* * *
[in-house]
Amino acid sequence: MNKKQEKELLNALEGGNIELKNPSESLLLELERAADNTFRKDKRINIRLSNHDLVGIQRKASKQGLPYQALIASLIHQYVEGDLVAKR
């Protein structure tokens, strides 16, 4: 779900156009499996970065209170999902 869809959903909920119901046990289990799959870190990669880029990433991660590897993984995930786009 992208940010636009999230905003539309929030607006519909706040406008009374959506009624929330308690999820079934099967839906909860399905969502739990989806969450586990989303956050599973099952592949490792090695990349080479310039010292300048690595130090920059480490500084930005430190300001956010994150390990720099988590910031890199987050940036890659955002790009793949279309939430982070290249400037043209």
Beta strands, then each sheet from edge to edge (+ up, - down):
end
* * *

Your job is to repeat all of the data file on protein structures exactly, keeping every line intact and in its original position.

[in-house]
Amino acid sequence: MNKKQEKELLNALEGGNIELKNPSESLLLELERAADNTFRKDKRINIRLSNHDLVGIQRKASKQGLPYQALIASLIHQYVEGDLVAKR
């Protein structure tokens, strides 16, 4: 779900156009499996970065209170999902 869809959903909920119901046990289990799959870190990669880029990433991660590897993984995930786009 992208940010636009999230905003539309929030607006519909706040406008009374959506009624929330308690999820079934099967839906909860399905969502739990989806969450586990989303956050599973099952592949490792090695990349080479310039010292300048690595130090920059480490500084930005430190300001956010994150390990720099988590910031890199987050940036890659955002790009793949279309939430982070290249400037043209």
Beta strands, then each sheet from edge to edge (+ up, - down):
end